Hundreds of environmental campaigners marched in the Kenyan capital Nairobi on Saturday demanding drastic curbs on plastic production, ahead of a meeting to negotiate a global plastics treaty.
Representatives from more than 170 nations will meet in Nairobi from Monday to negotiate what concrete measures should be included in a binding worldwide treaty to end plastic pollution.
Marchers waved placards reading "Plastic crisis = climate crisis" and "End multigenerational toxic exposure".
They chanted "let polluters pay the price" as they walked slowly behind a ceremonial band from central Nairobi to a park in the west of the capital.
Nations agreed last year to finalise by 2024 a world-first UN treaty to address the scourge of plastics found everywhere from mountain tops to ocean depths, and within human blood and breast milk.
Negotiators have met twice already but Nairobi is the first opportunity to debate a draft treaty published in September that outlines the many pathways to tackling the plastic problem.
The November 13-19 meeting is the third of five sessions in a fast-tracked process aiming to conclude negotiations next year so the treaty can be adopted by mid-2025.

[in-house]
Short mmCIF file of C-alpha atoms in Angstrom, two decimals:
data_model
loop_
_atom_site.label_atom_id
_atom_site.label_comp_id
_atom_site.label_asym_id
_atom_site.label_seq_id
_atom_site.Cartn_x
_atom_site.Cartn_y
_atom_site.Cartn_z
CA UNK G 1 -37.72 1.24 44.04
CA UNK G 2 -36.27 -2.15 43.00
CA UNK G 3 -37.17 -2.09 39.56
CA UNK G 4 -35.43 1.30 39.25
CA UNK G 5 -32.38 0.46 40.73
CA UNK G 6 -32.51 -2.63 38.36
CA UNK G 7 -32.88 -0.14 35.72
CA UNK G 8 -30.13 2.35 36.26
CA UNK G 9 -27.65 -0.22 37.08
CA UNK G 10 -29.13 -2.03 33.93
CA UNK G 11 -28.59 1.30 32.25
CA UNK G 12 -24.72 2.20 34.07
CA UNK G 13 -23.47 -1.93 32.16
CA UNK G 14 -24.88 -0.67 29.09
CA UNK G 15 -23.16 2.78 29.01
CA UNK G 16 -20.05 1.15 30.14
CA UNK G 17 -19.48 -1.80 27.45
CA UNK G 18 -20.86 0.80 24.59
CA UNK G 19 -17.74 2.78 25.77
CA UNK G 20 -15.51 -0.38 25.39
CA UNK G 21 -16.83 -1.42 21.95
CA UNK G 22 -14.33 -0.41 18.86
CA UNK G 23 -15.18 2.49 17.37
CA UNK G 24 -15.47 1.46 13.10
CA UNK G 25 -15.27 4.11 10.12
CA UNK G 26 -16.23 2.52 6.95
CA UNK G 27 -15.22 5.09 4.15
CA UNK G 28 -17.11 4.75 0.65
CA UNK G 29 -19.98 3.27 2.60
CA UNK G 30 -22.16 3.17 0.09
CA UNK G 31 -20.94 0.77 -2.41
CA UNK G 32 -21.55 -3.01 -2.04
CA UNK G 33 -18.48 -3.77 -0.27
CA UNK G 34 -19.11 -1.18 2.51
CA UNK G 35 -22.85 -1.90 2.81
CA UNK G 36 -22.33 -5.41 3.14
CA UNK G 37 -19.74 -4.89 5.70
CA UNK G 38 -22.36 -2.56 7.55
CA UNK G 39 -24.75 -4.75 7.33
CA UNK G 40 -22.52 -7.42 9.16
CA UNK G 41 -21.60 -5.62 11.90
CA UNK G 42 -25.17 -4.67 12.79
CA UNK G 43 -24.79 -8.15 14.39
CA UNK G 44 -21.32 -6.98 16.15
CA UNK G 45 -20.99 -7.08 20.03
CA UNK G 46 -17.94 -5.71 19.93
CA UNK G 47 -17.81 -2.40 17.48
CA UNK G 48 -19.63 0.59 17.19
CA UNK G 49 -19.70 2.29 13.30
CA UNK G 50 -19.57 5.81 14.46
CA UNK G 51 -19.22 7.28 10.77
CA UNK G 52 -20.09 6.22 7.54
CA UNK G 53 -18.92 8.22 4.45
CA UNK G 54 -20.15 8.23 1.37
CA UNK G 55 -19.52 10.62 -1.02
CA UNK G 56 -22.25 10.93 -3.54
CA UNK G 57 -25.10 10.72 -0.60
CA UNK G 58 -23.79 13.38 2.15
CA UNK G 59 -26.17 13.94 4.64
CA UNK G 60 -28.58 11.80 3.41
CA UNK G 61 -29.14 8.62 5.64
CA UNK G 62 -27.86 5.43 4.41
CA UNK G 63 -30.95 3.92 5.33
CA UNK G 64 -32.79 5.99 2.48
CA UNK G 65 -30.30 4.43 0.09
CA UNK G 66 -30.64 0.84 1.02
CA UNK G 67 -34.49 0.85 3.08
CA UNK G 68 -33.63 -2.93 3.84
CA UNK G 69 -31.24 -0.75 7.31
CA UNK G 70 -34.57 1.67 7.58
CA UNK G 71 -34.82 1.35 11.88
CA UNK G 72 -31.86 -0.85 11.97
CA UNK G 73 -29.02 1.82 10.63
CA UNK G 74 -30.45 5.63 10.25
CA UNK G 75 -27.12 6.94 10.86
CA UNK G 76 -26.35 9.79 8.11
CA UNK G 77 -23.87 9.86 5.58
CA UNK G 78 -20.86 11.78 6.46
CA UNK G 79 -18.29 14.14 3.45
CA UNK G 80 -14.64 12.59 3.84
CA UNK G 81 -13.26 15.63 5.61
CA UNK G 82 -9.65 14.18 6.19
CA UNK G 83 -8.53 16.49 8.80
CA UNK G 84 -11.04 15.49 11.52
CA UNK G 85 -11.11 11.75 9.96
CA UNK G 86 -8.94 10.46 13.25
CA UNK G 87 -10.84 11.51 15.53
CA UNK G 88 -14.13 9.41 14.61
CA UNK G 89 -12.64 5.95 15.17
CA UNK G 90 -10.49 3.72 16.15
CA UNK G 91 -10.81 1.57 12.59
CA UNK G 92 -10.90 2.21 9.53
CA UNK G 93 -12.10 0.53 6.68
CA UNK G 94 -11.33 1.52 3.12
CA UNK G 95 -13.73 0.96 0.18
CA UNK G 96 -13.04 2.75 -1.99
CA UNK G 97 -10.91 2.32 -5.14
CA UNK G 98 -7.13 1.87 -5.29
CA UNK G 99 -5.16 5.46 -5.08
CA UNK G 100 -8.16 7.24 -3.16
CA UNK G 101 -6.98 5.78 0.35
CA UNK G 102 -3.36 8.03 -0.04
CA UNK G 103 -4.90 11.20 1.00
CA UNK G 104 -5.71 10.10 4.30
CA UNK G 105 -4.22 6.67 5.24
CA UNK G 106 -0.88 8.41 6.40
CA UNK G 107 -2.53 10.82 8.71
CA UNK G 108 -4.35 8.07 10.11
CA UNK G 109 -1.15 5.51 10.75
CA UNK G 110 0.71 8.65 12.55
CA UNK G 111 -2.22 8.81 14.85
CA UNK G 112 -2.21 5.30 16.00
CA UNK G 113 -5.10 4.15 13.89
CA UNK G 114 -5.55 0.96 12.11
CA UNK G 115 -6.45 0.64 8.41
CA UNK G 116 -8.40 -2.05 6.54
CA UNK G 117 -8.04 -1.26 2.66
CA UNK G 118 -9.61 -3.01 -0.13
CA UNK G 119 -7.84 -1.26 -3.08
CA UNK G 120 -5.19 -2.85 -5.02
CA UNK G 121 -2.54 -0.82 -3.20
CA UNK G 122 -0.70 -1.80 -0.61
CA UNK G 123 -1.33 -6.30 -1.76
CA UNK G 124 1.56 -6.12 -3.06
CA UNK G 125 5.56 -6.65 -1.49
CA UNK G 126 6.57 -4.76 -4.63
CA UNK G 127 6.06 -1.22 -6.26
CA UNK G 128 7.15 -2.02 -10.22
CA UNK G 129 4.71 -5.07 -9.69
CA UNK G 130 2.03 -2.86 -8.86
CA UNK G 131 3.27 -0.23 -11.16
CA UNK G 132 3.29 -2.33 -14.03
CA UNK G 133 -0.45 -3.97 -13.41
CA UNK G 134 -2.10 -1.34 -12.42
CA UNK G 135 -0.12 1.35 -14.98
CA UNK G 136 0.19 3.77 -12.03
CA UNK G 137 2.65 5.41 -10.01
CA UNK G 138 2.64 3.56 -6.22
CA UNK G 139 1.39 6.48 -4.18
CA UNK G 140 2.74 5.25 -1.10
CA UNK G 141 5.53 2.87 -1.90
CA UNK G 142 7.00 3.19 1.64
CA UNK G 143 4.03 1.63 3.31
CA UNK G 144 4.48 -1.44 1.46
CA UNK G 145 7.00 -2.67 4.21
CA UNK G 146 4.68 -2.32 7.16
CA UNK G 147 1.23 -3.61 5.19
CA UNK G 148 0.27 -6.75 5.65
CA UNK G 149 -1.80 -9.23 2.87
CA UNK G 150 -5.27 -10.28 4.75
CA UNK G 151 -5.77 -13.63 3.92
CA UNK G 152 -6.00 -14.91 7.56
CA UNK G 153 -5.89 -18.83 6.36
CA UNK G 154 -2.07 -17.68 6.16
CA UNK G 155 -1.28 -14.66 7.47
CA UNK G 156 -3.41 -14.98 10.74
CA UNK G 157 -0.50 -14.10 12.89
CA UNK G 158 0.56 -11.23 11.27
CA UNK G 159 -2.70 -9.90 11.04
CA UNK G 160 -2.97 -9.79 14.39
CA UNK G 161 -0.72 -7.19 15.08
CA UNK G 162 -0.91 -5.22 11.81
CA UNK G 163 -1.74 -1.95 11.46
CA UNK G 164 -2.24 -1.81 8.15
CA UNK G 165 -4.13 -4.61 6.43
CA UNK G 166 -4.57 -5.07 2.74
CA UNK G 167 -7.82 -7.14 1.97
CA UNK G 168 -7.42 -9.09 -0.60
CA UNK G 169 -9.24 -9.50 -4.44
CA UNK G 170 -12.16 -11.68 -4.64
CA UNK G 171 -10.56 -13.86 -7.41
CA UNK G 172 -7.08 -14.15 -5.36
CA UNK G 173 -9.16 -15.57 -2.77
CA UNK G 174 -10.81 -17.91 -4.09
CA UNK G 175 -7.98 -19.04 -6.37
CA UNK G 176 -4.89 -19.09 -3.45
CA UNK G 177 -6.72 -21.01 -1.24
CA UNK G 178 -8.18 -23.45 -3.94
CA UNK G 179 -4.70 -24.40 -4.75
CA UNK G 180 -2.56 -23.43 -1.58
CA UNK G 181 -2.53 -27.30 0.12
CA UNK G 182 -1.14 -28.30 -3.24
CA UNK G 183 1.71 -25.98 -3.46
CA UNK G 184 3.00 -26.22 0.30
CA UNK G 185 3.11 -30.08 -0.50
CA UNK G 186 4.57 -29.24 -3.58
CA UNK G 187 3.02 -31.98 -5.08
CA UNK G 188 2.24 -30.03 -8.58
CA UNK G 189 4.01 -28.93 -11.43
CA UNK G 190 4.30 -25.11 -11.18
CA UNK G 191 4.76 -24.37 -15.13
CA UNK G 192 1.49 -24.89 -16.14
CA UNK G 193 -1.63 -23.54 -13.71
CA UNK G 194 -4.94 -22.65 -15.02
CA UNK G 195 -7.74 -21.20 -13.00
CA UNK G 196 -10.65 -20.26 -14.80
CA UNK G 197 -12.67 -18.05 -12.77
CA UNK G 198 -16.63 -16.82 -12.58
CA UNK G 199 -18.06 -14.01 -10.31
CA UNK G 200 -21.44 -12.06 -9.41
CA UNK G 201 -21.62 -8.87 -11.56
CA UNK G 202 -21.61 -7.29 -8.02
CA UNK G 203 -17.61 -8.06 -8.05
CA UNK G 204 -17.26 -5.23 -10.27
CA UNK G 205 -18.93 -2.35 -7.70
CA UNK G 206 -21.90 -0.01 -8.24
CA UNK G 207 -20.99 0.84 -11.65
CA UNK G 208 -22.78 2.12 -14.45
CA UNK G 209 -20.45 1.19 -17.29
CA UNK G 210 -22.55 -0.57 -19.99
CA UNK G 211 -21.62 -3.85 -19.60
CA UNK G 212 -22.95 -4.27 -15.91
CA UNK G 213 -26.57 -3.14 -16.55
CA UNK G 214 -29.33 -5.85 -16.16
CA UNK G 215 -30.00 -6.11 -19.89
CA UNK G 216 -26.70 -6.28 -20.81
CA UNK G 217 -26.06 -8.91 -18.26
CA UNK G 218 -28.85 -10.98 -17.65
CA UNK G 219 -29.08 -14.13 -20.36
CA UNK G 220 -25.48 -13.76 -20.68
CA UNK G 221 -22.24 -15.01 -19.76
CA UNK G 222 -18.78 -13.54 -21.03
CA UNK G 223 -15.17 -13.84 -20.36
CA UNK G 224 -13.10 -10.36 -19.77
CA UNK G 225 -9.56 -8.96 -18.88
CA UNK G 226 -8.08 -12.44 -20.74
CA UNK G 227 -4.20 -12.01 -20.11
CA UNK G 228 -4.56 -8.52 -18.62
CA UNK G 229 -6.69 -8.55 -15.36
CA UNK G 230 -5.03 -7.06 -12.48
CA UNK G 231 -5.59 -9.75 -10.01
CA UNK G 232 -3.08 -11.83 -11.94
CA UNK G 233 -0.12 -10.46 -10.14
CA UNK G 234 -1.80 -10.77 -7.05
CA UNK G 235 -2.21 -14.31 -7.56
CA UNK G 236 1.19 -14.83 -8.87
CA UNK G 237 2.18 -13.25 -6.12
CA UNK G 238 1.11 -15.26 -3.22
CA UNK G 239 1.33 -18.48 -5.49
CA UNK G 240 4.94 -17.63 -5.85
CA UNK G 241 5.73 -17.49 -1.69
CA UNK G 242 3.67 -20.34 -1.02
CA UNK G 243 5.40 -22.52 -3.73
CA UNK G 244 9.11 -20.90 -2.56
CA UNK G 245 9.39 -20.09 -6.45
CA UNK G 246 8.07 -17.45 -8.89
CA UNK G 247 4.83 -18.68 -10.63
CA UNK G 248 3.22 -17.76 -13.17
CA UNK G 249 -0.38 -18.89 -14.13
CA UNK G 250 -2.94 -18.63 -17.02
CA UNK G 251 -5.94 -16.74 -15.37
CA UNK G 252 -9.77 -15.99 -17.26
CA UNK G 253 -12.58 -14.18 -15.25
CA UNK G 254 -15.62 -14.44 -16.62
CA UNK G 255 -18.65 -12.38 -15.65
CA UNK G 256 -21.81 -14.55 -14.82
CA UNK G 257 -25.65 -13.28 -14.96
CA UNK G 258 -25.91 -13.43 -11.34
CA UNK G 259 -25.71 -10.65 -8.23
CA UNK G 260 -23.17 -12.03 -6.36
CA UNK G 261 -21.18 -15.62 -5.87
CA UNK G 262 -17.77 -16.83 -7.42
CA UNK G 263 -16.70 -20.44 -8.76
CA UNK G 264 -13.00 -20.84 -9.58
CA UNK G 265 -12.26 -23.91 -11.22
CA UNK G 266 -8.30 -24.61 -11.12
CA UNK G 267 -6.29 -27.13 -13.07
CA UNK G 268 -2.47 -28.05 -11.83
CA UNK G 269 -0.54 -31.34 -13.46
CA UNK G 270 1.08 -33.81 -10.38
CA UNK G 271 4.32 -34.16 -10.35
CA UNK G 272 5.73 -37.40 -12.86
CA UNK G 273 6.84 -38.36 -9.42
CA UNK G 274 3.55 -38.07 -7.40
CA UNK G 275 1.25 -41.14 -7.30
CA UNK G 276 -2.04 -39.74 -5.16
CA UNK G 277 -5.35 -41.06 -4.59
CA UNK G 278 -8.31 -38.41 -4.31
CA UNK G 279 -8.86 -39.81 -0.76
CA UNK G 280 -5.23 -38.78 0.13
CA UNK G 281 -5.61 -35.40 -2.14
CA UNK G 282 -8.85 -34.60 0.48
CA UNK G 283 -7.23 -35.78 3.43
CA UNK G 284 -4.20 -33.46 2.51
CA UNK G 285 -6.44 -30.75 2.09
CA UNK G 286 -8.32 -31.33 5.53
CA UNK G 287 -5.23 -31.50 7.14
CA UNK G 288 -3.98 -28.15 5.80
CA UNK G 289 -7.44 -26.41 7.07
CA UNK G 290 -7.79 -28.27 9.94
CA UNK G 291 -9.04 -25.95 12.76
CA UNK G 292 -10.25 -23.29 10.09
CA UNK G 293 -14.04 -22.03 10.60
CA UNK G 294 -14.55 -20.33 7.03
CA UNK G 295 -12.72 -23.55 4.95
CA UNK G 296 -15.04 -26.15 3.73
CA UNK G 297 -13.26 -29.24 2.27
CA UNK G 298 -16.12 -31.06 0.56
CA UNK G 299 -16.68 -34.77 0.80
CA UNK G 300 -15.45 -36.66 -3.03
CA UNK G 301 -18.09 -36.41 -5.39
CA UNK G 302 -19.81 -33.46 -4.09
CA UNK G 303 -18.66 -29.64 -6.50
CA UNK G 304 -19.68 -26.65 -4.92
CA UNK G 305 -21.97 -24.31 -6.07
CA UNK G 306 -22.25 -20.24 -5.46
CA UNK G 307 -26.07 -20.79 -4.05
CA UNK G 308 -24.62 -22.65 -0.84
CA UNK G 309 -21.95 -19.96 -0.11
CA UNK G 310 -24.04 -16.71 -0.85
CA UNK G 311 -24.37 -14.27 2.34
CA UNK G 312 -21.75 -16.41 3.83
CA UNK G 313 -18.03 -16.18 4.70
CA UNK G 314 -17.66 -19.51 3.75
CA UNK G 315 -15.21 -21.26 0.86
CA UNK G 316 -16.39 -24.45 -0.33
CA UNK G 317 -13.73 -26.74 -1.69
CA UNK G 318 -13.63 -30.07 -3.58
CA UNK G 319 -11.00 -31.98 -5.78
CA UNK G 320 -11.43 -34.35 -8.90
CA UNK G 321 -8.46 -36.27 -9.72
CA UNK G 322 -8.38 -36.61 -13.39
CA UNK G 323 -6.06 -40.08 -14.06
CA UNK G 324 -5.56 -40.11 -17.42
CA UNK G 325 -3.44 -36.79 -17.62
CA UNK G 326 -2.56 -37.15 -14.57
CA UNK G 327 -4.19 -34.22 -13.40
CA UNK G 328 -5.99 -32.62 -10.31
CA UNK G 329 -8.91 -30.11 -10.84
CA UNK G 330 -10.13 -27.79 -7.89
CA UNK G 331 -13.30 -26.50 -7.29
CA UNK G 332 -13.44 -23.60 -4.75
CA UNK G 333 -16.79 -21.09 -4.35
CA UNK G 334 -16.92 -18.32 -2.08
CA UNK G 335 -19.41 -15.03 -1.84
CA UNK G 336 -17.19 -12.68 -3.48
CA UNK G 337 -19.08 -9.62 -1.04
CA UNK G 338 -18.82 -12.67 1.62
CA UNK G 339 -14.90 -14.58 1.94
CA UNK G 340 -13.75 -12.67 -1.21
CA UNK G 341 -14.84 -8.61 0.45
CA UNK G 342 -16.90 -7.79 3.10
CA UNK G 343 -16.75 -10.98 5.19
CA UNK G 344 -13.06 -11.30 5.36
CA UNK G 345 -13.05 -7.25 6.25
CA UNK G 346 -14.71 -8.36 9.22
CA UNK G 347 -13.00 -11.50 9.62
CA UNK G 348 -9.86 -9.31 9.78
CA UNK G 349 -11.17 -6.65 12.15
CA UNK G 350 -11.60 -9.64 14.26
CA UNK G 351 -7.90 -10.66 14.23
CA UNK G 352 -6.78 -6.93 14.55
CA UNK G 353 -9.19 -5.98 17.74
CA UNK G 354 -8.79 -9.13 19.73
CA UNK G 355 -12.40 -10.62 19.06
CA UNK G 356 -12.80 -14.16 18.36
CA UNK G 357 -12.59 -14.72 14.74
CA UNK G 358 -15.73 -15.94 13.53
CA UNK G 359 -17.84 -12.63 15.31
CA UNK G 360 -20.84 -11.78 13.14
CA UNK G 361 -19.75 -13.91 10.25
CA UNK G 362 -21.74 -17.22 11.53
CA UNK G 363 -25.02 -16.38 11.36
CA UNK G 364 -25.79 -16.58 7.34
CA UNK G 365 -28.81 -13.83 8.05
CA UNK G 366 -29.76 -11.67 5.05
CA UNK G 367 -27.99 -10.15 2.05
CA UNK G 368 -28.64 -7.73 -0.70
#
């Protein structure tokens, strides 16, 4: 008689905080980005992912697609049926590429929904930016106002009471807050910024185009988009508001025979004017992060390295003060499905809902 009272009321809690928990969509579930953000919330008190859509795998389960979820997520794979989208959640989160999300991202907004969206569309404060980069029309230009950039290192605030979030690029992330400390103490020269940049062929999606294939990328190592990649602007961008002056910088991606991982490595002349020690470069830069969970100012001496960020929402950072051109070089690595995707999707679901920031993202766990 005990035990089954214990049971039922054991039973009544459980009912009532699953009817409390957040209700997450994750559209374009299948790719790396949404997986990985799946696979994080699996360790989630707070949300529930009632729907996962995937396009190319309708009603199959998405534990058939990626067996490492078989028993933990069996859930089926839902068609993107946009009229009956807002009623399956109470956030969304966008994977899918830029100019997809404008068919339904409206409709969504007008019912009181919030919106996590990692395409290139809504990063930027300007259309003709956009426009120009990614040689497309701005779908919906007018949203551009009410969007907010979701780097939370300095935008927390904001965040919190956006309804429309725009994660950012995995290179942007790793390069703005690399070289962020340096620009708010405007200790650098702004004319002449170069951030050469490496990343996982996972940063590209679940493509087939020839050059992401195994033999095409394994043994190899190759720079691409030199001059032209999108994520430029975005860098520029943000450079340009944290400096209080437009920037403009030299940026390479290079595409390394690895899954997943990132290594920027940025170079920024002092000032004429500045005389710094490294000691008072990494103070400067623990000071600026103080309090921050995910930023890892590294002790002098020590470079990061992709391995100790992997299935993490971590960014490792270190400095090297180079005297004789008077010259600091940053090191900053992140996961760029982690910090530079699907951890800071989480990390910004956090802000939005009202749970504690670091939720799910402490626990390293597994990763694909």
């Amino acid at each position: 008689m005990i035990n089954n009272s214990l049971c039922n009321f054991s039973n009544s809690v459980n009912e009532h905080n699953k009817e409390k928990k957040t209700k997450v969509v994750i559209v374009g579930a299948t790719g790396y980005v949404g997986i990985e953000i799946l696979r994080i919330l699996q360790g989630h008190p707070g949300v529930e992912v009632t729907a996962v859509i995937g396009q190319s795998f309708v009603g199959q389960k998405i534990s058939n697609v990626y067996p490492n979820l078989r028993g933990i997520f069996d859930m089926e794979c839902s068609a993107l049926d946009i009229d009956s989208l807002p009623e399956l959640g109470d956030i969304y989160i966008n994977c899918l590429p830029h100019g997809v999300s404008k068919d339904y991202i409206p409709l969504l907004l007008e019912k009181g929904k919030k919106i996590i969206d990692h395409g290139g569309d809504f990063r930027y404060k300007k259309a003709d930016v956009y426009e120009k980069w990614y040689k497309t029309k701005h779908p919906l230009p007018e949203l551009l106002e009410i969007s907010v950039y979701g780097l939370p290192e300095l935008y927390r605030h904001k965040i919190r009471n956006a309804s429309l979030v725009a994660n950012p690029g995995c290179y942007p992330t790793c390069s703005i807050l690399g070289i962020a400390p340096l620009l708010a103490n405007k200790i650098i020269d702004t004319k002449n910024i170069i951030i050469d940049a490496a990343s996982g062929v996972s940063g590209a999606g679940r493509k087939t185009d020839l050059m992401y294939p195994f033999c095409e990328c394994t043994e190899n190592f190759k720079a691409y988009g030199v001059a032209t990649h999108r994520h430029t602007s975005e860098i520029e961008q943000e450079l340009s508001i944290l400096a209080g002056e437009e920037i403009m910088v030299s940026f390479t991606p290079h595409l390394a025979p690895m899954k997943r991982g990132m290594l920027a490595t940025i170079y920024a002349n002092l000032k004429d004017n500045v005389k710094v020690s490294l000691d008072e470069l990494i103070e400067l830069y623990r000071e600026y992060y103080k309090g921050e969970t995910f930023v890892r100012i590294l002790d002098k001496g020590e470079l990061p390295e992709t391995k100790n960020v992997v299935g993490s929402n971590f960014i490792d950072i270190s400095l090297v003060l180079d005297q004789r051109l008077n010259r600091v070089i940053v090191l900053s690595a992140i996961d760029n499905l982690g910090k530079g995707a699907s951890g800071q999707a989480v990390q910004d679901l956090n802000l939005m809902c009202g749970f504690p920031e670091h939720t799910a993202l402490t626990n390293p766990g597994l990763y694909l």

At the last talks in Paris, campaigners accused large plastic-producing nations of deliberately stalling after two days were lost debating procedural points.
This time around, the sessions have been extended by two days but there are still concerns a weaker treaty could emerge if time for detailed discussion is swallowed up going in circles.
Global plastic production has more than doubled since the start of the century to reach 460 million tonnes, and it could triple by 2060 if nothing is done. Only nine percent is currently recycled.
Microplastics have been found everywhere from clouds to the deepest sea trenches, as well as throughout the human body.
The effects of plastics on human health remain poorly understood, but there is growing concern among scientists.
Plastic also contributes to global warming, accounting for 3.4 percent of global emissions in 2019, according to the Organisation for Economic Cooperation and Development